I really enjoyed The Mother Fault, as much for the journey as the dystopian setting of a near-future Australia.
Fast-paced and easy to read, I chewed through this story in two sittings.
Mildenhall manages to weave everyday parenting challenges – loss of identity, nostalgia for pre-natal careers, maintaining a marital relationship in the face of the relentlessness that is life with young children – with a future Australia where Big Brother really is watching every step of the way.
Mim’s desperate attempts to keep herself and her children safe from a state that wants to silence them take the reader on a journey from city to farm to coast and then up north right through to Darwin. I loved that they drove past miles upon miles of solar farms as they approached Darwin.
Then we got to go sailing!
And yes, I know, there are themes in the novel that are very important and worth noting, but if you want to read this novel purely as a thriller, then it works on that level too.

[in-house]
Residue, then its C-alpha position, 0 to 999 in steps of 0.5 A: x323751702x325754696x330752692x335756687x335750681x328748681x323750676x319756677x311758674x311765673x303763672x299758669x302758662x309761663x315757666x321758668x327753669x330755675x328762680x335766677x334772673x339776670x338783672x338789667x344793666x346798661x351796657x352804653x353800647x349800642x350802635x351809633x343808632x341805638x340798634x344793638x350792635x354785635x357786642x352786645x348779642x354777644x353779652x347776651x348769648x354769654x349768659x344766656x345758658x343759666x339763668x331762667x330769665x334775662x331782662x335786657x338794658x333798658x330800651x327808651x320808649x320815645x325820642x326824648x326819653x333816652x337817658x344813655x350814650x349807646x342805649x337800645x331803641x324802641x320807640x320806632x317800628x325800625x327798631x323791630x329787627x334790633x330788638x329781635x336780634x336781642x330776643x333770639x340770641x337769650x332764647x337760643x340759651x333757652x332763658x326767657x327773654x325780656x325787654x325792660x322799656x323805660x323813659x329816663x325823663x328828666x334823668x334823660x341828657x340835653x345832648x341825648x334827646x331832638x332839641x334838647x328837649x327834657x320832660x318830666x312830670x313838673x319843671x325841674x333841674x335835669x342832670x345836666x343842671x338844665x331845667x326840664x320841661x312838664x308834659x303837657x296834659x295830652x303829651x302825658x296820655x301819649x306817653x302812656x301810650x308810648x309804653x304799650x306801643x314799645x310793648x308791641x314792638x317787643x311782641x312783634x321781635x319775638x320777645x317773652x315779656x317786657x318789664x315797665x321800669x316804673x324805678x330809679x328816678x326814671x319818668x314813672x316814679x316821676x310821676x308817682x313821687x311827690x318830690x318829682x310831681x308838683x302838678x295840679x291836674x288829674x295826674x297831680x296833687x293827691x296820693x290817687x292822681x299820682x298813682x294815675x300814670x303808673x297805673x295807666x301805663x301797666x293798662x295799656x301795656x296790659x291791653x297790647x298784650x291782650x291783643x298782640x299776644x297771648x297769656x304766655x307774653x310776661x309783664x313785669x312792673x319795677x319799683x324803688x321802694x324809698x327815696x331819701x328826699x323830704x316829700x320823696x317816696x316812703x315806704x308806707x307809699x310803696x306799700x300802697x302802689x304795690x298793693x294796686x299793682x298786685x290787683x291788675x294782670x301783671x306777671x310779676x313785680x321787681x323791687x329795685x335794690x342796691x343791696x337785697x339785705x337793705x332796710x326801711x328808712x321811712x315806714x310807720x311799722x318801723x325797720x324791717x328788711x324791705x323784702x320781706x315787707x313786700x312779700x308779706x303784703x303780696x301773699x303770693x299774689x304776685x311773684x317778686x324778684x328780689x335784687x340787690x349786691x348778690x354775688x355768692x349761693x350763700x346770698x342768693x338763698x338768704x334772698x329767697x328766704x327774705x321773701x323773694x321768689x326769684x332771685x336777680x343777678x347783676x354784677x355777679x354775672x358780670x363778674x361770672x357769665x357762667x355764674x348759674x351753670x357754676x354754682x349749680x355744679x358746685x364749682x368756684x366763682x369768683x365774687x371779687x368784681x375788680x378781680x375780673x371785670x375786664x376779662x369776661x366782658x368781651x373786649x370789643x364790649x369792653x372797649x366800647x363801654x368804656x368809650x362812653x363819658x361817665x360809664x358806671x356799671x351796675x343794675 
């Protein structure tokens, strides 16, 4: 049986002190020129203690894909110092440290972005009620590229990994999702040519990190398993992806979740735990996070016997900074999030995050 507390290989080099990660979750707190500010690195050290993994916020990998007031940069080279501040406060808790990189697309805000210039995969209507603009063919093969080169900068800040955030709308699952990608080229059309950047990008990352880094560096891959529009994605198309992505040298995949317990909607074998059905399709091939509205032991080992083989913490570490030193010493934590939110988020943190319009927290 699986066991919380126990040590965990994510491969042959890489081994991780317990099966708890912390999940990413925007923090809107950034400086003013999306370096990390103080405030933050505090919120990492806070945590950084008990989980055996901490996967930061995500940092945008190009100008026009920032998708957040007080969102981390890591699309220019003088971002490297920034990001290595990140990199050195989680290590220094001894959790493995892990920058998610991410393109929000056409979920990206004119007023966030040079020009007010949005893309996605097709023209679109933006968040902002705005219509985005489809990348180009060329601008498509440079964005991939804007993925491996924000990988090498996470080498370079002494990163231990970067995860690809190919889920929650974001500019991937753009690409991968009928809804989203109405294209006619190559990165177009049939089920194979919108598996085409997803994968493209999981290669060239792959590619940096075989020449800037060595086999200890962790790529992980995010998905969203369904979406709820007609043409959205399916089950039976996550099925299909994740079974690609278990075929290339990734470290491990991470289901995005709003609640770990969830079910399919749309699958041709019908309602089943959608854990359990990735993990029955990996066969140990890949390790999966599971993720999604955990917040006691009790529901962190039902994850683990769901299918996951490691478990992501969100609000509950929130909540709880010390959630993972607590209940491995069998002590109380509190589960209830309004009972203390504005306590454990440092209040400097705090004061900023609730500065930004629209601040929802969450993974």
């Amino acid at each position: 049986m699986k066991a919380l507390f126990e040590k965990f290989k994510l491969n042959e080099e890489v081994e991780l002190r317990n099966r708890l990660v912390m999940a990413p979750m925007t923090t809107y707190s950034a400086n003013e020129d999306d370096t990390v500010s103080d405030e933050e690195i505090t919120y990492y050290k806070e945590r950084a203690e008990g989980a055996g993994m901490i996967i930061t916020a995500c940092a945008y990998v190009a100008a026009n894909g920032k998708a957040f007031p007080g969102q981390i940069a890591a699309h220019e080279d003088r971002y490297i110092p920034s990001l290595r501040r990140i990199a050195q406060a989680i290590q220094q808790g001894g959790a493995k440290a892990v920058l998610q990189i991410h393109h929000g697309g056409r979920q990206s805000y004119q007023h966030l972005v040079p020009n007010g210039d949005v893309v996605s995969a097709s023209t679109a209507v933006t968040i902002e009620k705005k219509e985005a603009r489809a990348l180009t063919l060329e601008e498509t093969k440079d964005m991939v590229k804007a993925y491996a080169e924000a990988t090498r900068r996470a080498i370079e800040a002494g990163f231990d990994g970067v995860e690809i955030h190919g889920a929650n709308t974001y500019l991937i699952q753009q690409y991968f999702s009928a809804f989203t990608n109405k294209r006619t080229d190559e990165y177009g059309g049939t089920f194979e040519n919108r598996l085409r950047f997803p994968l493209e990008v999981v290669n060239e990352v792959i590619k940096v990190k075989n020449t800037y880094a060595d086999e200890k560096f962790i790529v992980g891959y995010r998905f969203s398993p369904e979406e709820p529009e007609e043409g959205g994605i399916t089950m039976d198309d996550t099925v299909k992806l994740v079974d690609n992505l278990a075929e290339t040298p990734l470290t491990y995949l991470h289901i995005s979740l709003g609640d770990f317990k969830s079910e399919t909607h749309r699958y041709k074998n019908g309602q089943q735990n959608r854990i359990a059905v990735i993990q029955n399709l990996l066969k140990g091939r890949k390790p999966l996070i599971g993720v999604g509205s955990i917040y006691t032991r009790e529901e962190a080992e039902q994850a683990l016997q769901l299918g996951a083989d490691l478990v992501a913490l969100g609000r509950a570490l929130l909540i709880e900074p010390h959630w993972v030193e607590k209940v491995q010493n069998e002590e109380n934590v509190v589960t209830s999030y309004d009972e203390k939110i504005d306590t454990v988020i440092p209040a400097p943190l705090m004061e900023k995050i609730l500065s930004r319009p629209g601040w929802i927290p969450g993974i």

From the blurb:
Mim’s husband is missing. No one knows where Ben is, but everyone wants to find him – especially The Department. And they should know, the all-seeing government body has fitted the entire population with a universal tracking chip to keep them ‘safe’.
But suddenly Ben can’t be tracked. And Mim is questioned, made to surrender her passport and threatened with the unthinkable – her two children being taken into care at the notorious BestLife.
Cornered, Mim risks everything to go on the run to find her husband – and a part of herself, long gone, that is brave enough to tackle the journey ahead.
From the stark backroads of the Australian outback to a terrifying sea voyage, Mim is forced to shuck off who she was – mother, daughter, wife, sister – and become the woman she needs to be to save her family and herself.